Colour Correction in underwater video

This is my last instalment of the getting the right colour series.

The first read is the explanation of recording settings

https://interceptor121.com/2018/08/13/panasonic-gh5-demystifying-movie-recording-settings/

This post has been quite popular as it applies generally to the GH5 not just for underwater work.

The second article is about getting the best colours

https://interceptor121.com/2019/08/03/getting-the-best-colors-in-your-underwater-video-with-the-panasonic-gh5/

And then of course the issue of white balance

https://interceptor121.com/2019/09/24/the-importance-of-underwater-white-balance-with-the-panasonic-gh5/

Am not getting into ambient light filters but there are articles on that too.

Now I wanted to discuss editing as I see many posts on line that are plain incorrect. As it is true for photos you don’t edit just looking at an histogram. The histogram is a representation of the average of the image and this is not the right approach to create strong images or videos.

You need to know how the tools work in order to do the appropriate exposure corrections and colour corrections but it is down to you to decide the look you want to achieve.

I like my imaging video or still to be strong with deep blue and generally dark that is the way I go about it and is my look however the tools can be used to have the look you prefer for your materials.

In this YouTube tutorial I explain how to edit and grade footage produced buy the camera and turn it into something I enjoy watching time and time again.

I called this clip Underwater Video Colour Correction Made Easy as it is not difficult to obtain pleasing colours if you followed all the steps.

A few notes just to anticipate possible questions

  1. Why are you not looking to have the Luma or the RGB parades at 50% of the scale?

50% of the IRE scale is for neutral grey 18% I do not want my footage to look washed out which is what happens if you aim at 50%.

2. Is it important to execute the steps in sequence?

Yes. Camera LUT should be applied before grading as they normalise the gamma curve. In terms of correction steps setting the correct white balance has an influence on the RGB curves and therefore needs to be done before further grading is carried out.

3. Why don’t you correct the overall saturation?

Most of the highlights and shadows are in the light grey or dark grey areas. Saturating those can lead to clipping or noise.

4. Is there a difference between using corrections like Vibrancy instead of just saturation?

Yes saturation shifts equally the colours towards higher intensity vibrancy tends to stretch the colours in both direction.

5. Can you avoid an effect LUT and just get the look you want with other tools?

Yes this is entirely down to personal preference.

6. My footage straight from camera does not look like yours and I want it to look good straight away.

That is again down to personal preference however if you crush the blacks or clip the highlights or introduce a hue by clipping one of the RGB channels this can no longer be remediated.

I hope you find this useful wishing all my followers a Merry Xmas and Happy 2020.

Choosing the Appropriate Frame Rate for Your Underwater Video Project

I think the subject of frame rates for underwater video is filled with a level of non-sense second to none. Part of this is GoPro generated, the GoPro being an action cam started proposing higher frame rates as standard and this triggered a chain reaction where every camera manufacturer that is also in the video space has added double frame rate options to the in codec camera.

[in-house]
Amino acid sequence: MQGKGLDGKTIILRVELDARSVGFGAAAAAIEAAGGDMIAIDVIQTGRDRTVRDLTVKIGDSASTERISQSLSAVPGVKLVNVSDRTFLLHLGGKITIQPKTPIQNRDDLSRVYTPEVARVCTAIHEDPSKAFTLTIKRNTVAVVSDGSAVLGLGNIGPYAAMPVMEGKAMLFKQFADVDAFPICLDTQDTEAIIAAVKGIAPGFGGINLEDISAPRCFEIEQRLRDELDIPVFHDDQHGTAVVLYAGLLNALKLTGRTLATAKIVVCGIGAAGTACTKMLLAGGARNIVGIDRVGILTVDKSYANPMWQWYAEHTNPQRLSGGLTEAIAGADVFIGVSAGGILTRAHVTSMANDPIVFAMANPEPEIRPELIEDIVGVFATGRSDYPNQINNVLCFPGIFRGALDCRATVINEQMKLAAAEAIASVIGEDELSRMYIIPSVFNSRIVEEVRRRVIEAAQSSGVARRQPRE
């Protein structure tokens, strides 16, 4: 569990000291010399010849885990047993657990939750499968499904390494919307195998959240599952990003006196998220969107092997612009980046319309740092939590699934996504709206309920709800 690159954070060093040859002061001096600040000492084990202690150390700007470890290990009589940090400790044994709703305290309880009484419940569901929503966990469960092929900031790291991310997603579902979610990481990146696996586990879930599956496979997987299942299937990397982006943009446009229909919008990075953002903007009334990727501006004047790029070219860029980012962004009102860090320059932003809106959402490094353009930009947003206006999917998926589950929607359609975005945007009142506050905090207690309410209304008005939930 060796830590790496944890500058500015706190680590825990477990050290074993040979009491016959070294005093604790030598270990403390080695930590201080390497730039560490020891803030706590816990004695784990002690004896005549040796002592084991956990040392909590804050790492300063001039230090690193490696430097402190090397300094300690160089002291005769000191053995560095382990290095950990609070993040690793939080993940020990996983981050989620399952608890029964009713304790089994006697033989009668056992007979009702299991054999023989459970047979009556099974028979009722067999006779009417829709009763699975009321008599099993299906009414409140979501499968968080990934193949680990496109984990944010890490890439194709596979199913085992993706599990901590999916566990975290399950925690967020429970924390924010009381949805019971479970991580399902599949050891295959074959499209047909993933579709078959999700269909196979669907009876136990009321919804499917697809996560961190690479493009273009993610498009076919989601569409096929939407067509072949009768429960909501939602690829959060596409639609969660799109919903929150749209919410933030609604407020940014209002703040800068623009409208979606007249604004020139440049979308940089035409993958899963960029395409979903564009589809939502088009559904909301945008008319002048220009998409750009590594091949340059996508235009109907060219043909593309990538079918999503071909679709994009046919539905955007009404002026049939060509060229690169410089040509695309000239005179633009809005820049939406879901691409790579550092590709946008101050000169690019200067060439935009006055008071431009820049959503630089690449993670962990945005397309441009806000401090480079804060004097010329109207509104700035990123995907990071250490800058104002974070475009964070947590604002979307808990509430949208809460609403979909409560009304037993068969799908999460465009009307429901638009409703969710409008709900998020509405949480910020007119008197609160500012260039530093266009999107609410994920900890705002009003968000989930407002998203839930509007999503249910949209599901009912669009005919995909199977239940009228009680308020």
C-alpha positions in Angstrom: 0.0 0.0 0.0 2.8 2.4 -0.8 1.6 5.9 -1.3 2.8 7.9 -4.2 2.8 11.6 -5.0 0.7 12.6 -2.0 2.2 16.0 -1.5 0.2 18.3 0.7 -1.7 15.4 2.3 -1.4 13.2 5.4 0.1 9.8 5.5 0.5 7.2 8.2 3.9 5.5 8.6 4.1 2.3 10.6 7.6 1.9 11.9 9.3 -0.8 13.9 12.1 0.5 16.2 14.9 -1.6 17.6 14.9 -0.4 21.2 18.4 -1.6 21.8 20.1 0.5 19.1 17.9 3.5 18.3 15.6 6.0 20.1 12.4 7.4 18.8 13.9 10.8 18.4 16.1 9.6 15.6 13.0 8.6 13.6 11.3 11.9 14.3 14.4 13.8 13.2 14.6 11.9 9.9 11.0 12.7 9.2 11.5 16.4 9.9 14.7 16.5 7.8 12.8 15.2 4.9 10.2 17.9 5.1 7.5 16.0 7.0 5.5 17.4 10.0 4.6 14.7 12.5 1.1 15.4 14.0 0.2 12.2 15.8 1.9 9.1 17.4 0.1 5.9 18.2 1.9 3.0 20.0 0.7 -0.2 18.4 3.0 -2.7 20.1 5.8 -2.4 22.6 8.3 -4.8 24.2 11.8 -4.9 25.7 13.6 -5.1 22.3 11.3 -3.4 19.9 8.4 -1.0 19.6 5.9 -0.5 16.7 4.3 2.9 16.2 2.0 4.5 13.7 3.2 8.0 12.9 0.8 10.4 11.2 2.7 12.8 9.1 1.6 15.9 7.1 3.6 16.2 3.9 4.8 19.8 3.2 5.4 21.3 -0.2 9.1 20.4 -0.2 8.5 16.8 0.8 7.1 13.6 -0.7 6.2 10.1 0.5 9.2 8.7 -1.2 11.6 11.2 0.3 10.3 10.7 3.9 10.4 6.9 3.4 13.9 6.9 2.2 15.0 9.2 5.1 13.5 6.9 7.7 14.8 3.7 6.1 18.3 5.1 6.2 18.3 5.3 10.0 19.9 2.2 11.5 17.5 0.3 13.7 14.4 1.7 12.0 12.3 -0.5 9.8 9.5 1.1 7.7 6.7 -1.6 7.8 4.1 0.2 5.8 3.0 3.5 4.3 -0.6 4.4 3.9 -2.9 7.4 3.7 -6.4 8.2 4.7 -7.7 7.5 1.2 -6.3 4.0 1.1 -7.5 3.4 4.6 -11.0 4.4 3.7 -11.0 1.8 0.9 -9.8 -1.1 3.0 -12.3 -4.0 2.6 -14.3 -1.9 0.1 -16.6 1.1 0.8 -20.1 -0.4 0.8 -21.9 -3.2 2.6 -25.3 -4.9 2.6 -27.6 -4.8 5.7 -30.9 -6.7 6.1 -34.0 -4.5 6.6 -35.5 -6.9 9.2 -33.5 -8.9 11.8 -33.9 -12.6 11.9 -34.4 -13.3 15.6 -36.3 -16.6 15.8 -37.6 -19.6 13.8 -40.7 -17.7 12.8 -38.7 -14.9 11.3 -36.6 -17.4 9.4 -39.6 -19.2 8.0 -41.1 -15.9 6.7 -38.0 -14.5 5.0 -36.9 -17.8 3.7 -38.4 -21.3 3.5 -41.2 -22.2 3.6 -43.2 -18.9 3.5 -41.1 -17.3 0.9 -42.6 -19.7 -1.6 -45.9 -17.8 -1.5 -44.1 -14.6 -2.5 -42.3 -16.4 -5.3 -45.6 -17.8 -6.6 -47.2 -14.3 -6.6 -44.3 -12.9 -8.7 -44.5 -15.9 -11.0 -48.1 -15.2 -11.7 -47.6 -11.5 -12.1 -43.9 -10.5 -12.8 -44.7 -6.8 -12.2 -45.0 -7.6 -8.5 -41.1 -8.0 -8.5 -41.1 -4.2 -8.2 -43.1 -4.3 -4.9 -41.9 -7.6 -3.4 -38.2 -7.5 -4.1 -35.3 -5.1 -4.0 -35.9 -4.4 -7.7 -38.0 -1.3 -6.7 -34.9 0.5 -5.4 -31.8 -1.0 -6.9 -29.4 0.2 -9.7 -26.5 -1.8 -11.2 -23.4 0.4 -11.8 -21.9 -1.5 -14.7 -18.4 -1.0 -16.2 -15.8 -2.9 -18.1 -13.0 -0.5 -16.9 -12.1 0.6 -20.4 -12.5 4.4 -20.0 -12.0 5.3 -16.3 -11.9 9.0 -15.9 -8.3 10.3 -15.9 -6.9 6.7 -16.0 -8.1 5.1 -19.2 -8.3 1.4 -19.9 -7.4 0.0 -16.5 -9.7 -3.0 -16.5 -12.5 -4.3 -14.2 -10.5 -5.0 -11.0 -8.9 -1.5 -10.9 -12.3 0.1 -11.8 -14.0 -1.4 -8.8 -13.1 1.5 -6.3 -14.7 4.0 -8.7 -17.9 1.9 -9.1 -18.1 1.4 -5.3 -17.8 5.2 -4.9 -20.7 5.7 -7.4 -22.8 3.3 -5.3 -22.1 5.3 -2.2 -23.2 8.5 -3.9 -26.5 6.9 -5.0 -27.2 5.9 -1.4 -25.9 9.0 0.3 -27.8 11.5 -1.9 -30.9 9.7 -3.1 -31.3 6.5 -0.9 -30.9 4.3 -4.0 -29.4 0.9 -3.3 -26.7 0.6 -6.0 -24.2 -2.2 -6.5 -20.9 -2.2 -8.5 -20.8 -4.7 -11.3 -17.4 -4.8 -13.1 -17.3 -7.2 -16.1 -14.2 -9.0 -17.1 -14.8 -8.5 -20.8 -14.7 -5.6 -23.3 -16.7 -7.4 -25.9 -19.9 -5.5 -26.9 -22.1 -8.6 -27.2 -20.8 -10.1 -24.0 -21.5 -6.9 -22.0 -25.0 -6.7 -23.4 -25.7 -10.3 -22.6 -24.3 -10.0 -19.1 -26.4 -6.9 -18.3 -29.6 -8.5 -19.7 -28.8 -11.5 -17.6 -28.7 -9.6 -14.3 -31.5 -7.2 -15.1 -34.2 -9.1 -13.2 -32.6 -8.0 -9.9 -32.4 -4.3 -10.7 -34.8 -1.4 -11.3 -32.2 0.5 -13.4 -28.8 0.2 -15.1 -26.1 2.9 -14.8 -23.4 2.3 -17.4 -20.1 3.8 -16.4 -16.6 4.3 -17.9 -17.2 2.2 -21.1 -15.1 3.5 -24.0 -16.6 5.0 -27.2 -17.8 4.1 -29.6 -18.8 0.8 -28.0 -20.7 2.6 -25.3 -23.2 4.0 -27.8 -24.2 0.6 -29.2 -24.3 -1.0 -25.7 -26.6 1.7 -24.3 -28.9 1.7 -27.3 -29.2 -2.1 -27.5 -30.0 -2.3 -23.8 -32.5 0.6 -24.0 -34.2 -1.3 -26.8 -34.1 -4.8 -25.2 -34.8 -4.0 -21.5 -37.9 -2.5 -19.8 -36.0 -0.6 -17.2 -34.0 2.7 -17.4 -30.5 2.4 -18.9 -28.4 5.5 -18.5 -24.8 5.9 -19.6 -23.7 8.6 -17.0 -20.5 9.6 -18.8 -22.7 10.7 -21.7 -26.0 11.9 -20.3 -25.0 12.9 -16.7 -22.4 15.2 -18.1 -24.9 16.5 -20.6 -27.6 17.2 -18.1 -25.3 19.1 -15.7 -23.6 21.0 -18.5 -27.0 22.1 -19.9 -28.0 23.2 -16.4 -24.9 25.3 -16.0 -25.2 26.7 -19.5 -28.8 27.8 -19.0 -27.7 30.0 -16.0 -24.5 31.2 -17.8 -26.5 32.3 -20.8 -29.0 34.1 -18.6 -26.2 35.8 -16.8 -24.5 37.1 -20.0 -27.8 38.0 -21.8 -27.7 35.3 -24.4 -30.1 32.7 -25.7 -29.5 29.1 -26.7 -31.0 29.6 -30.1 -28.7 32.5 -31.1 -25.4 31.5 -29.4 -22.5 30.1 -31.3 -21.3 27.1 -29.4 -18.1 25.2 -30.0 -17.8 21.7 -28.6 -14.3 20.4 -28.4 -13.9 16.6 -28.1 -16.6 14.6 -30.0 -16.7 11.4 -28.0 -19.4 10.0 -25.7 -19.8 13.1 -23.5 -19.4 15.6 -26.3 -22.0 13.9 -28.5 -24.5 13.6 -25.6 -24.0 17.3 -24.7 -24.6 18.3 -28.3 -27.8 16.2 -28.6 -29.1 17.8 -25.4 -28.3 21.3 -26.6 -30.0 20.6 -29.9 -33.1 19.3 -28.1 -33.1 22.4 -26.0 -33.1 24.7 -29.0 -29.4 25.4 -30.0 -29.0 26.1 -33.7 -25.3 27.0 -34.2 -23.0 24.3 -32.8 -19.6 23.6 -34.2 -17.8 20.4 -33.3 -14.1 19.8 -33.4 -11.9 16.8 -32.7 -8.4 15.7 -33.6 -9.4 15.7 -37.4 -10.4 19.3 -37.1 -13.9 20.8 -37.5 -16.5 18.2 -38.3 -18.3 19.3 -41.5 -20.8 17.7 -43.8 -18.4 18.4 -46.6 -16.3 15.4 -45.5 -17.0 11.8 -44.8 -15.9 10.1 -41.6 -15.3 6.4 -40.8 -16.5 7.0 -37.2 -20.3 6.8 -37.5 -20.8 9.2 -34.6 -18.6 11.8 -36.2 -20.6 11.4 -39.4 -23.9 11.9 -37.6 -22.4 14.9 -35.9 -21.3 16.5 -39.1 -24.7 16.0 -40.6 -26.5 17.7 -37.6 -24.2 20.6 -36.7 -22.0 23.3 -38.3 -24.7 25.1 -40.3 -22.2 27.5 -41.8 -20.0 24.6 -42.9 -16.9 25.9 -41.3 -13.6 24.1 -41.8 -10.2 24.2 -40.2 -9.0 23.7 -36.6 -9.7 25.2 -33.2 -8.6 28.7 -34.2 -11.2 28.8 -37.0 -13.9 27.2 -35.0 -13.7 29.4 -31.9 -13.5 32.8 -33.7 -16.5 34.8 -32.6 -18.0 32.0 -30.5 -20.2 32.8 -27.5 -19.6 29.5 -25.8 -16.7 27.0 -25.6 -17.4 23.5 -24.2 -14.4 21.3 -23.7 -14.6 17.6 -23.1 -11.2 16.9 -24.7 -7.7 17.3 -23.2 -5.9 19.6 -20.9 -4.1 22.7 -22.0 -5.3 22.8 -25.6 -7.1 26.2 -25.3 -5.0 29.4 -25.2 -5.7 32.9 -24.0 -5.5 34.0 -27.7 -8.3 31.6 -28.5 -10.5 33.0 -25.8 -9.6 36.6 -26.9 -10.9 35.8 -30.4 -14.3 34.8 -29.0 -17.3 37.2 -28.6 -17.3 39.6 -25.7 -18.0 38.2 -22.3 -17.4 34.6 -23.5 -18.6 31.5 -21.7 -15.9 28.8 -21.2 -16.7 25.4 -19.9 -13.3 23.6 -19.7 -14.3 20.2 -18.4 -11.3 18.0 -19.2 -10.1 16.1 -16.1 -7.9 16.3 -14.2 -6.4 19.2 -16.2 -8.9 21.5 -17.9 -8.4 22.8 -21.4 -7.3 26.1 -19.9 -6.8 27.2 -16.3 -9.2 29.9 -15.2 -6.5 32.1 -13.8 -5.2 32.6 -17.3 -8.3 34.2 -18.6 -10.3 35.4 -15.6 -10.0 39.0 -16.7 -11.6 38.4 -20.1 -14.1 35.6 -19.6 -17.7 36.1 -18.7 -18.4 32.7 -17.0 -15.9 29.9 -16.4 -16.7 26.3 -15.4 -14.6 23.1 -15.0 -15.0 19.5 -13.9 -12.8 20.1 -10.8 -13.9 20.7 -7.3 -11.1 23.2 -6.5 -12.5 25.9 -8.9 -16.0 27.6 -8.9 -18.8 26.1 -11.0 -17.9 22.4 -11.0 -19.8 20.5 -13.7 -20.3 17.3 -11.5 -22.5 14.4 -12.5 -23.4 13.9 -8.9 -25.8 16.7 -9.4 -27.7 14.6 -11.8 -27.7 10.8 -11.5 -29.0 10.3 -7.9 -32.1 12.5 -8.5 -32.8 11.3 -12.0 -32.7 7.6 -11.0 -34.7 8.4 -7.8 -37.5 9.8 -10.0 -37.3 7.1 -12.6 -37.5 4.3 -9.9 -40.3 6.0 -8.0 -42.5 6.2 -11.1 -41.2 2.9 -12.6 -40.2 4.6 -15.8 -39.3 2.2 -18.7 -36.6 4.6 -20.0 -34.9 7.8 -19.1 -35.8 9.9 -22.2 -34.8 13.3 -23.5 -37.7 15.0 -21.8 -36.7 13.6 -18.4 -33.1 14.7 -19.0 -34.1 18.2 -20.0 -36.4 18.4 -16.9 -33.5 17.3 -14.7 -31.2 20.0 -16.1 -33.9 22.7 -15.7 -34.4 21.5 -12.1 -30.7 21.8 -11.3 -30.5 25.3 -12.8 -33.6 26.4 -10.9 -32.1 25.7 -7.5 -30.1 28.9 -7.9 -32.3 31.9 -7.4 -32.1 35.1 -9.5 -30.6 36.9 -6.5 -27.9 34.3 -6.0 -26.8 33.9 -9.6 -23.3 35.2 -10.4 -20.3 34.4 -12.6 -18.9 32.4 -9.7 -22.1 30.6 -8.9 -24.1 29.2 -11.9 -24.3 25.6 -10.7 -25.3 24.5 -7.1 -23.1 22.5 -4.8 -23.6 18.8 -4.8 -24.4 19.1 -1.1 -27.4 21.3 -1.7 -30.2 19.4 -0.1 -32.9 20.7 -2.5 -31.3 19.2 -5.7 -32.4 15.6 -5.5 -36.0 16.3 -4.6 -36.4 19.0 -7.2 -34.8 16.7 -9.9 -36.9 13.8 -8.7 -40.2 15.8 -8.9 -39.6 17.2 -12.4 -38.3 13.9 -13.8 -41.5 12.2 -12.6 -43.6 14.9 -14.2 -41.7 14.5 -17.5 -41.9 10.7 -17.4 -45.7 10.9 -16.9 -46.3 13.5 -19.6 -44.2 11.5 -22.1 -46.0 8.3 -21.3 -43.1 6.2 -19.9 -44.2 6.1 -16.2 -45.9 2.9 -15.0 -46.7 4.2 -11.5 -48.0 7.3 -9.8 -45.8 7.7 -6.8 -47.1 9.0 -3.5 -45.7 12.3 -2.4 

This post that no doubt will be controversial will try to demistify the settings and eliminate some fundamental misconception that seem to populate underwater videography.

The history of frame rates

The most common frame rates used today include:

  • 24p – used in the film industry
  • 25p – used in the PAL broadcasting system countries
  • 30p – used in the NTCS broadcasting system countries

PAL (Phase Alternating Line) and NTSC (National Televion System Committee) are broadcasting color systems.

NTSC covers US South America and a number of Asian countries while PAL covers pretty much the rest of the world. This post does not want to in the details of which system is better as those systems are legacy of interlaced television and Cathodic Ray Tubes and therefore are for most something we have to put up with.

Today most of the video produced is consumed online and therefore broadcasting standards are only important if you produce something that will go on Tv or if your footage includes artificial lighting that is connected to the power grid – so LED does not matter here.

So if movies are shot in 24p and this is not changing any time tomorrow why do those systems exist? Clearly if 24p was not adequate this would have changed time ago and except some experiments like ‘The Hobbit’ 24p is totally fine for today use even if this is a legacy of the past.

The human eye has a reaction time of around 25 ms and therefore is not actually able to detect a moving object in the frame at frame rates higher than 40 frames per second, it will however detect if the whole room moves around you like in a shoot out video-game. Our brain does a brilliant job of making up what is missing and can’t really tell any difference between 24/25/30p in normal circumstances. So why do those exist?

The issue has to do with the frequency of the power grid and the first Tv based on Cathodic Ray Tube. As the power of the grid runs at alternate current with a frequency of 60 Hz in the US when you try to watch a movie on Tv that has been shot at 24p this has judder. The reason is that the system works at 60 cycles per second and in order to fit your 24 frames per second there is a technique called Telecine. To make it short artificial fields are added each 4 fields so that this comes up to 60 per second however this looks poor and creates judder.

In the PAL system the grid runs at 50 Hz and therefore 24p movies are accelerated to 25p and this the reason the durations are shorter. The increased pitch in the audio is not noticeable.